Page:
Marketing Services: Branded Content in the Age of Ad Aversion
How Onion Labs and Condé Nast's 23 Stories sell content marketing to advertisers.
Click the irreverent headline “All The Lame Recommendations We Got For What To Do In Seattle In 2016,” and you’ll be shown a slideshow of Washington State tourist spots with snarky captions complaining about Seattle as a travel destination.
The articles, created by Onion Labs, are funny enough on their own. Most are only tangentially related to the advertiser, whose branding and banner ads appear multiple times on each article. It’s the type of content readers expect when they go to read The Onion. Minnesota is never mentioned, but the state’s sponsorship of the article actually makes the joke funnier.
“We can create comedic content that we know will hit our audience better than just another commercial,” Julie Scott, general manager of Onion Labs, Inc., tells Folio: “Because your target audience isn't watching commercials. They're reading The Onion.”
The Onion, which launched in 1988 as a weekly newspaper, reports an average of 30 million monthly unique visitors, most of whom come in search of satirical coverage of current events. It’s a compelling but difficult audience for advertisers to reach on their own: critical of media and drawn to a voice that’s in on the joke.
But ad fatigue goes beyond The Onion. Recent studies have found that the majority of digital natives have contempt for conventional advertising. A May 2016 Harris Poll conducted for Lithium found that 74 percent of 16 to 39 year olds dislike targeted social media ads, and 56 percent of this group reportedly cut back or cut out social media use in response to advertisements.
Ad blocking is also on the rise. A November PageFair survey found that ad blockers have 18 percent penetration in the U.S., almost entirely on desktops, but increasingly on mobile devices worldwide. Additionally, 29 percent of U.S. ad block users said they use the tool to prevent interruptions by ads.
So how do you sell to people who aren’t interested in being sold to?
At 23 Stories, the content marketing arm of Condé Nast, it comes down to a combination of audience data and editorial insight that other advertising agencies don’t have access to.
“We have direct access to millions of consumers, so we have both a much deeper understanding of what content resonates with different demographics and also the ability to distribute the content we create at scale,” Josh Stinchcomb, managing director of 23 Stories, tells Folio:.
“Beyond that, our access to editorial talent gives us advantages in story-telling capability and the ability to coordinate content development efforts across branded content and editorial.”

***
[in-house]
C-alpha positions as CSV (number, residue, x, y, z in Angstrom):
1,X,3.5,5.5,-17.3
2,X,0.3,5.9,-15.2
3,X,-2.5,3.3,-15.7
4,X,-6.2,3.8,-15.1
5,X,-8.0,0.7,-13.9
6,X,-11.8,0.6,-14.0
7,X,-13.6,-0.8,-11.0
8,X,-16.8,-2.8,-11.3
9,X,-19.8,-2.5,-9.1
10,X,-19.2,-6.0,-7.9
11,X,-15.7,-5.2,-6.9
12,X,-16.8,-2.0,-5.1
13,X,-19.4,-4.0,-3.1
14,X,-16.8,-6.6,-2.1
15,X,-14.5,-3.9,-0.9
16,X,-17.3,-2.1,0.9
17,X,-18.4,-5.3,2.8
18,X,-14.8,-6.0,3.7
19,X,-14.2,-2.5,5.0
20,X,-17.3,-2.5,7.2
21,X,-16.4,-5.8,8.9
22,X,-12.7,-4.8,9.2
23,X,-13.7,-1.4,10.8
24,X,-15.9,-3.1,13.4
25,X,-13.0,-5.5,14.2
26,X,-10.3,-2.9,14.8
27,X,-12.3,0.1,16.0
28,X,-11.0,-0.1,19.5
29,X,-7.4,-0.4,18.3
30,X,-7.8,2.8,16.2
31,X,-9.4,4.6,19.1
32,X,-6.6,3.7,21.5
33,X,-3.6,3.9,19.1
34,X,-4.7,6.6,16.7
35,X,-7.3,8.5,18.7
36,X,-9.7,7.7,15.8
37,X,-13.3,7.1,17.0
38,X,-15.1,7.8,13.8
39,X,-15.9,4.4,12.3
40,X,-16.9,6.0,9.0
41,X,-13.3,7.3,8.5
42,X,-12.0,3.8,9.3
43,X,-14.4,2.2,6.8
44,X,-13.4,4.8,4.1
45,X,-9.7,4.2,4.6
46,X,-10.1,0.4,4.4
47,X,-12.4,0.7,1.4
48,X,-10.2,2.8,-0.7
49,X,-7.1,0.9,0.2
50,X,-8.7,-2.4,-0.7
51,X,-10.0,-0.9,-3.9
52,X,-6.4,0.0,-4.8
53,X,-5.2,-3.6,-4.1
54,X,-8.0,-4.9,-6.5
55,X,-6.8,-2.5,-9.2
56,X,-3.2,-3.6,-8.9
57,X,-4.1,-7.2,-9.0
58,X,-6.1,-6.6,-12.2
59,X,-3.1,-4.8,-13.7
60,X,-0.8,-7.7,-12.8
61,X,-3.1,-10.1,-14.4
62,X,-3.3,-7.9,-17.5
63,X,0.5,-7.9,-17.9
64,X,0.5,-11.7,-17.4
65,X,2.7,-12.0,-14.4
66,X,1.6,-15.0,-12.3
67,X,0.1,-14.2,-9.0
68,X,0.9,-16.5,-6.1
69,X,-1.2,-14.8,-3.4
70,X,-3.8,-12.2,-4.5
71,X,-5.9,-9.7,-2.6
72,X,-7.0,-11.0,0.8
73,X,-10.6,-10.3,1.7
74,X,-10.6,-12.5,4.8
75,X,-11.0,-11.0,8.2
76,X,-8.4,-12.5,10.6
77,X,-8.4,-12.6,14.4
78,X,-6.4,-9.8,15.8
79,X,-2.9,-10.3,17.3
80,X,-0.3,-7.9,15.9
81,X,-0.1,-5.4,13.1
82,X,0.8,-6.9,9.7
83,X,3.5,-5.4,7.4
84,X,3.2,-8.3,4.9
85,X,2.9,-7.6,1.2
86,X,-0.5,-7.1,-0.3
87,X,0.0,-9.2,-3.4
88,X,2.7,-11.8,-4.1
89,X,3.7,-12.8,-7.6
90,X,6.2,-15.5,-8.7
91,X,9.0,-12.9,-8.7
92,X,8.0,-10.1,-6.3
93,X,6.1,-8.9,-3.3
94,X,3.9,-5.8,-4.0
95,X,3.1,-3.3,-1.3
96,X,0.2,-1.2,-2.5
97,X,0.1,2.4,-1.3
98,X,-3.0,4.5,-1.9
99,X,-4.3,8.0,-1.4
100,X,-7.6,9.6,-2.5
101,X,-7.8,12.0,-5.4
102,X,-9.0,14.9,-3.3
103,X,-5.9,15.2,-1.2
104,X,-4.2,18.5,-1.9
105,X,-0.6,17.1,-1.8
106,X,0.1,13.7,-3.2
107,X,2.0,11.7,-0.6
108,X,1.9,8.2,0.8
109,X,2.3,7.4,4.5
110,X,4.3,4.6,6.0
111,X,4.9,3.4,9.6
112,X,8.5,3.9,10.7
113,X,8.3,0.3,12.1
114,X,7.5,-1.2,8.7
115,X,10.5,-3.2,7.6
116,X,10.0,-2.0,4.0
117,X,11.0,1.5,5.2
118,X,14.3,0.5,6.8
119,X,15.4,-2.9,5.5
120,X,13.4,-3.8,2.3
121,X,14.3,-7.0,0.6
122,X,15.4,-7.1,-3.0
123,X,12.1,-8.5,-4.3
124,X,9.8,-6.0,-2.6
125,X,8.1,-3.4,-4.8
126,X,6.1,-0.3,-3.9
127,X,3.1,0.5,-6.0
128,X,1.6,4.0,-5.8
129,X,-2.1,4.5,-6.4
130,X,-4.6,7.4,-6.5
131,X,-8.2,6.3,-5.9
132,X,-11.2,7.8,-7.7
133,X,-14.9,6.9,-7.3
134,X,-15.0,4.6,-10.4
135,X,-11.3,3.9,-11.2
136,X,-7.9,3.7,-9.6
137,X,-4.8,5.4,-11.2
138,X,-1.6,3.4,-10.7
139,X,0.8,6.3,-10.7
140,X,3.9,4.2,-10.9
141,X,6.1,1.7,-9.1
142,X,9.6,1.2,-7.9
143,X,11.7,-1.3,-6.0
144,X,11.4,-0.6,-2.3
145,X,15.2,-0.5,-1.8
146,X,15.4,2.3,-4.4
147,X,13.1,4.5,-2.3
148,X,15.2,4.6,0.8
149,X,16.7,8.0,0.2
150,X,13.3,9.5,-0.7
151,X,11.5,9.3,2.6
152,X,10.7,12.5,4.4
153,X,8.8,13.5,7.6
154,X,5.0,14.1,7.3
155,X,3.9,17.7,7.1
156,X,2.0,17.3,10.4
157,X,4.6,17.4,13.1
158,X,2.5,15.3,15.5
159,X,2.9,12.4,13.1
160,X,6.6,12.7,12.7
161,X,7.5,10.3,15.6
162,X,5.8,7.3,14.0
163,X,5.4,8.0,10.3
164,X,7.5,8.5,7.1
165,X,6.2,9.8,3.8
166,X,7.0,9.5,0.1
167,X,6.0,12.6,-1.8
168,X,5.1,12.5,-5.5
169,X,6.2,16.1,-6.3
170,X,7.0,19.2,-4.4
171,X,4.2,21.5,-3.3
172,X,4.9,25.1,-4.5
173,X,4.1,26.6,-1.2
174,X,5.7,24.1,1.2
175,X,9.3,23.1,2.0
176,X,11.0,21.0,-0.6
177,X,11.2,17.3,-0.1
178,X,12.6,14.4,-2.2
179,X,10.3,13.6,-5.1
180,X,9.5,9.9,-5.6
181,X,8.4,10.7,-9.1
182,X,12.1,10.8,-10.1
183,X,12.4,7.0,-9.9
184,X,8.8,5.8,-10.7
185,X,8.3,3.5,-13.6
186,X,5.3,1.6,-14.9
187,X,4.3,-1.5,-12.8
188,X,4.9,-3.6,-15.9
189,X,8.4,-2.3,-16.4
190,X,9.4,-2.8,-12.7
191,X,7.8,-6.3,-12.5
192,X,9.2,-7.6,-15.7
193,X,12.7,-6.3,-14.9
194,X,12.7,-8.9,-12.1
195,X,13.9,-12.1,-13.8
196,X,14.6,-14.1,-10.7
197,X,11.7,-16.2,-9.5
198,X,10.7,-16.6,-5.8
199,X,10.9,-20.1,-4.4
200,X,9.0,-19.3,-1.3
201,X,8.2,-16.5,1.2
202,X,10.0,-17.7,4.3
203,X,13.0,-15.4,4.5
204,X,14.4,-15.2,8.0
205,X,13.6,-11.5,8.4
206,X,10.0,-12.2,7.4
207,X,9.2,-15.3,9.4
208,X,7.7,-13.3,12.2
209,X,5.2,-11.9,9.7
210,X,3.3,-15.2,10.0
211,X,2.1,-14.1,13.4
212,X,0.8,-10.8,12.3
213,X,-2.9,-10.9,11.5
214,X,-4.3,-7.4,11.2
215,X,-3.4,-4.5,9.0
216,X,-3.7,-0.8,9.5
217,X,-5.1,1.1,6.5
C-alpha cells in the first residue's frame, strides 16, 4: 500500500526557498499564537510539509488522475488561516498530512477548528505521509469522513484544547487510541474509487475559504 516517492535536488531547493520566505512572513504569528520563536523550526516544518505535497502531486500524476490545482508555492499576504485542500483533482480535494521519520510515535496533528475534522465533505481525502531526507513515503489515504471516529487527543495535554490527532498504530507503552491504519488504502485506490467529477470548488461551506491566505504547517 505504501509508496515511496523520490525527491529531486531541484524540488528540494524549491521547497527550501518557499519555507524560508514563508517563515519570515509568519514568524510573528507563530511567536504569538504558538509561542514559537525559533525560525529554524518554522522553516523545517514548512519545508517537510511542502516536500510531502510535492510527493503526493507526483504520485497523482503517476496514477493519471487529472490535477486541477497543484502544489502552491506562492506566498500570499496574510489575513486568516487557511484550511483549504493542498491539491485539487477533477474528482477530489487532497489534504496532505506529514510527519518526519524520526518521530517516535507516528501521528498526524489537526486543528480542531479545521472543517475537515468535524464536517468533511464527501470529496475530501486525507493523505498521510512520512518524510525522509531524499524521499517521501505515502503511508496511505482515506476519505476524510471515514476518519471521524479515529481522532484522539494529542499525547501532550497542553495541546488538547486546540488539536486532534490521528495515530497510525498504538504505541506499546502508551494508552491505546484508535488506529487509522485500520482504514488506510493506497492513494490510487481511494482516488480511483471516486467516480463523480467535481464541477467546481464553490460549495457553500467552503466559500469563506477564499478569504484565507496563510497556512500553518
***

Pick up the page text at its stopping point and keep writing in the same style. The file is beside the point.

At Condé Nast, where Stinchcomb says branded content makes up 15 percent of advertising revenues, one campaign can be tailored to fit the voice of any or all of the publisher’s 22 titles. One such campaign with Chevy included over 70 pieces across six different magazines.
A native video produced by Glamour showed singer Michael Bublé surprise a fan with a ride in a Chevy Malibu. The 2 minute and 46 second video generated 11 million minutes of consumption online, and 120,000 social actions.
“Determine what role you play for consumers and then make your partners an additive part of that experience,” Stinchcomb says.
Scott mirrors Stinchcomb’s sentiment, saying that effective content marketing involves leveraging your editorial niche. But that doesn’t mean magazine marketing services need to keep content at their publication. Onion Labs creates content across client channels, from broadcast and radio, to other digital outlets.
“Essentially, clients can leverage our creative and production services, then use our content to run on any of their media channels,” Scott says.
This can include partnerships with social media companies, who are often charged with taking away ad revenues from hungry publishers. Onion Labs is partnered with Facebook Anthology to create native-style ads with data insights provided by Facebook’s own in-house creative team, the Creative Shop.
In one campaign for Progressive Insurance, Onion Labs created a fake TV network called the Grown Up Network. Using Facebook Anthology, they targeted the ads specifically at people who have posted on the social network about a big life change.
Just as Onion Labs promises to give clients access to its niche audience, native partnerships with Facebook allow for unparalleled insight into the Facebook audience — all within the attractive narrative package of editorial at The Onion.